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Arnold Arboretum

Arnold Arboretum to host botanical symposium on Ginkgo biloba

May 1, 2013

Ginkgo biloba

A living fossil with an ancestry dating back some 270 million years, Ginkgo biloba stands out in the plant world as an object of fascination. A deciduous gymnosperm that persists as a single genus and species, Ginkgo offers scientists a unique glimpse at our botanical and evolutionary past. To celebrate this relict species and explore its botanical importance and relevance in our time, three eminent ginkgo researchers will share their expertise as part of a full-day symposium—Ginkgo Fest—at the Arnold Arboretum on Saturday, May 11 (this event was rescheduled from April 20).

Sir Peter Crane, Dean of Forestry and Environmental Science at Yale; William “Ned” Friedman, Arnold Professor of Organismic and Evolutionary Biology at Harvard and Director of the Arnold Arboretum; and Peter Del Tredici, Senior Research Scientist at the Arnold Arboretum and ginkgo specialist, will lecture on their combined fifty years of ginkgo investigations and lead a tour of the Arboretum’s ginkgo collection. The program will spotlight the history, culture, biology, and conservation of ginkgo, and displays will include examples of ginkgo bonsai created by Peter Del Tredici.

Recognized by its fan-shaped leaves and known for both the beauty of its autumn foliage and the fetid odor of its fruits, Ginkgo has its share of enthusiasts and detractors. The tree and its seeds—when removed from the fleshy and odorous fruits—have been an integral part of Chinese and Japanese culture for centuries. Once distributed throughout the Northern Hemisphere but now native only to central China, Ginkgo has made a resurgence in the temperate zones, finding wide use as a street tree and as an ornamental favorite in managed landscapes.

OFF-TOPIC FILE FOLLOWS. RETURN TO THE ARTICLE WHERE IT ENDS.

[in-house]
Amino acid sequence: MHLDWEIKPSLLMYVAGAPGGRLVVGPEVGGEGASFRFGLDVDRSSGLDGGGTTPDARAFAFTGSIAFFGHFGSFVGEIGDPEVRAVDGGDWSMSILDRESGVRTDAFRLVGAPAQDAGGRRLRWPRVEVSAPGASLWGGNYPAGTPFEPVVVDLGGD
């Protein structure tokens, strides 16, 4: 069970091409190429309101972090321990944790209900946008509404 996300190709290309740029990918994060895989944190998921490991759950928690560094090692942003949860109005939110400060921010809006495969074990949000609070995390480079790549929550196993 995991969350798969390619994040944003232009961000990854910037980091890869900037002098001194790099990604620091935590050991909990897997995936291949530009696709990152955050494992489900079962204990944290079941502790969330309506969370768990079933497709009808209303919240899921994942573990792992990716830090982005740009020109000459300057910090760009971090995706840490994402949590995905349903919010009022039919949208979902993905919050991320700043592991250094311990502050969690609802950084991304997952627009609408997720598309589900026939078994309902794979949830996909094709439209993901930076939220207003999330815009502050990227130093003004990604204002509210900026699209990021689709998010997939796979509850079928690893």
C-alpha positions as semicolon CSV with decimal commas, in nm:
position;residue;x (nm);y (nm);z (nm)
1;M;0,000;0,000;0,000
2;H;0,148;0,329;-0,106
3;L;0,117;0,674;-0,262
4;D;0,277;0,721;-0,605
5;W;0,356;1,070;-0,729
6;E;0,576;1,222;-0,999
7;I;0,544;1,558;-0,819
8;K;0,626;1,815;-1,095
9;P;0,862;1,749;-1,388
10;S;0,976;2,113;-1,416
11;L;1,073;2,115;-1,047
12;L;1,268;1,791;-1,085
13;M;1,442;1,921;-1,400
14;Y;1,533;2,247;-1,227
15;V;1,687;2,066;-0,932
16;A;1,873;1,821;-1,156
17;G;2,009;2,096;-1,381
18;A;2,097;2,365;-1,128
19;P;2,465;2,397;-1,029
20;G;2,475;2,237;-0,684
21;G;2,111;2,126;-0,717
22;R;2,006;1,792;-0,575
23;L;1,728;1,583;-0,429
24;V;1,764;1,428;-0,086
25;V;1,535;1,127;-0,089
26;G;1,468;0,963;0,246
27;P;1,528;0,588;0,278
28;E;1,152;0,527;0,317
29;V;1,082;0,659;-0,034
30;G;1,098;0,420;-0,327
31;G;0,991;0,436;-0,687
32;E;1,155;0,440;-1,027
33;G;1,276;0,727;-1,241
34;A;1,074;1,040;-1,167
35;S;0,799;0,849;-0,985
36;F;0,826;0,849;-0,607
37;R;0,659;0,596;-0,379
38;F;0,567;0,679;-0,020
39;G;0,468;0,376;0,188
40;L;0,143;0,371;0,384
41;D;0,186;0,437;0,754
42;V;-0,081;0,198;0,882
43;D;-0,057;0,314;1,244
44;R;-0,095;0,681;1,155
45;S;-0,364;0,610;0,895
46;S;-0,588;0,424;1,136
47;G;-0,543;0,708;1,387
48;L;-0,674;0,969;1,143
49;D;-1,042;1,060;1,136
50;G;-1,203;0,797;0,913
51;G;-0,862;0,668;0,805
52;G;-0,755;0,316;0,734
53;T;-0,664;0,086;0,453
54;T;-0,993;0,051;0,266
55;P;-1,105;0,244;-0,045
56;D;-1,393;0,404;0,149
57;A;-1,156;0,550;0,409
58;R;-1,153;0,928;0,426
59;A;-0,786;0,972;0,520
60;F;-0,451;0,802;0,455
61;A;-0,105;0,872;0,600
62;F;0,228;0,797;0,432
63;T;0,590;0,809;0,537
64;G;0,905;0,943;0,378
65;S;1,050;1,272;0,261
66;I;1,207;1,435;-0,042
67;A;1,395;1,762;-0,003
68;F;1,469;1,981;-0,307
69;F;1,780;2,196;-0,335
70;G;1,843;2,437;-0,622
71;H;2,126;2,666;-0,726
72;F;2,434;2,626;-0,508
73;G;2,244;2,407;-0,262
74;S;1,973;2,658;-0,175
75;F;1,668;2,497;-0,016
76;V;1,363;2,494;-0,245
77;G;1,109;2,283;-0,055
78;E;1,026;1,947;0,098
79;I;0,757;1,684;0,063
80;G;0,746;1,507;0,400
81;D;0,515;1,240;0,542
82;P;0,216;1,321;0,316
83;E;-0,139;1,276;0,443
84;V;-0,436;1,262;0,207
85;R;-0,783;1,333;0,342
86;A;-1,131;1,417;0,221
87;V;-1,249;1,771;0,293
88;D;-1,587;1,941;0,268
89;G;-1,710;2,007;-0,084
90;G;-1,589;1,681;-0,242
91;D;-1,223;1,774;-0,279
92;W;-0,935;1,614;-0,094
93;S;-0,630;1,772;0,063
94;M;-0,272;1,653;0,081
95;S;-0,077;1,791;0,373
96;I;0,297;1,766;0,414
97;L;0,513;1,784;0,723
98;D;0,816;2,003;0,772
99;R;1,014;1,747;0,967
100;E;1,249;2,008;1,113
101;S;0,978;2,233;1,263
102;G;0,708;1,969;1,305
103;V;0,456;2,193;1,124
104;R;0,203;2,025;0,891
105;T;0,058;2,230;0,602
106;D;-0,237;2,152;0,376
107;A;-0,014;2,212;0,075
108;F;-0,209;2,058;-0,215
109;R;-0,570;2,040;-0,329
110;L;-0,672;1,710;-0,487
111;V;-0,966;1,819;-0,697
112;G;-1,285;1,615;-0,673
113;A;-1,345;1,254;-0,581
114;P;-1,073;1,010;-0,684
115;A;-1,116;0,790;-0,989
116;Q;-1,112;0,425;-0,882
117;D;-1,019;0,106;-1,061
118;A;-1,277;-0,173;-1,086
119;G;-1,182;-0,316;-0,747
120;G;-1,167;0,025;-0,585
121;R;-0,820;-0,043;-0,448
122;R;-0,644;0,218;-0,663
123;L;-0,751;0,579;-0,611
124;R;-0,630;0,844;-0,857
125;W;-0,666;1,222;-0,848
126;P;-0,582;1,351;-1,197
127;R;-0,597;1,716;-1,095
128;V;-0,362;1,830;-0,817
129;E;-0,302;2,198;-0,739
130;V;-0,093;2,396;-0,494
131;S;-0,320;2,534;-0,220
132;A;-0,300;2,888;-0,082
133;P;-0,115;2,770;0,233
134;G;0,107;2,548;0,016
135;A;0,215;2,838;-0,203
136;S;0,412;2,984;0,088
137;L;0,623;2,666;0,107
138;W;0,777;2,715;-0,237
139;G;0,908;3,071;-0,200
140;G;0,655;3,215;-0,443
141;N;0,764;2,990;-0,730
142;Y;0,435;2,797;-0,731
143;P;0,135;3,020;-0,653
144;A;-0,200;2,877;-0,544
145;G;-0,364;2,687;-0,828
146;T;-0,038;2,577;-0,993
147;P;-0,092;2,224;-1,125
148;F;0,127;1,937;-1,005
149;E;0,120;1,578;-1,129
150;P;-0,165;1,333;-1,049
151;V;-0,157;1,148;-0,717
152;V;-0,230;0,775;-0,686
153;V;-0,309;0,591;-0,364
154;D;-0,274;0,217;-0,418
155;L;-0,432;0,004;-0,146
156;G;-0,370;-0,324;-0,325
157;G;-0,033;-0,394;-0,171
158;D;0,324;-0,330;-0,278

In his book, Ginkgo: The Tree That Time Forgot, Peter Crane writes, “Ginkgo is one of the world’s most distinctive plants and has one of the longest botanical pedigrees; there is no other living tree with a prehistory so deeply intertwined with that of our planet.” The Arboretum’s Ginkgo Fest celebration honors the tree’s unique biology and its critical role in helping us unravel Earth’s deep past. At the same time, as a plant with an ancient history of adapting to challenging and disturbed environments, Ginkgo biloba continues to excite scientists for what it may reveal about the future of plant life in a changing climate.


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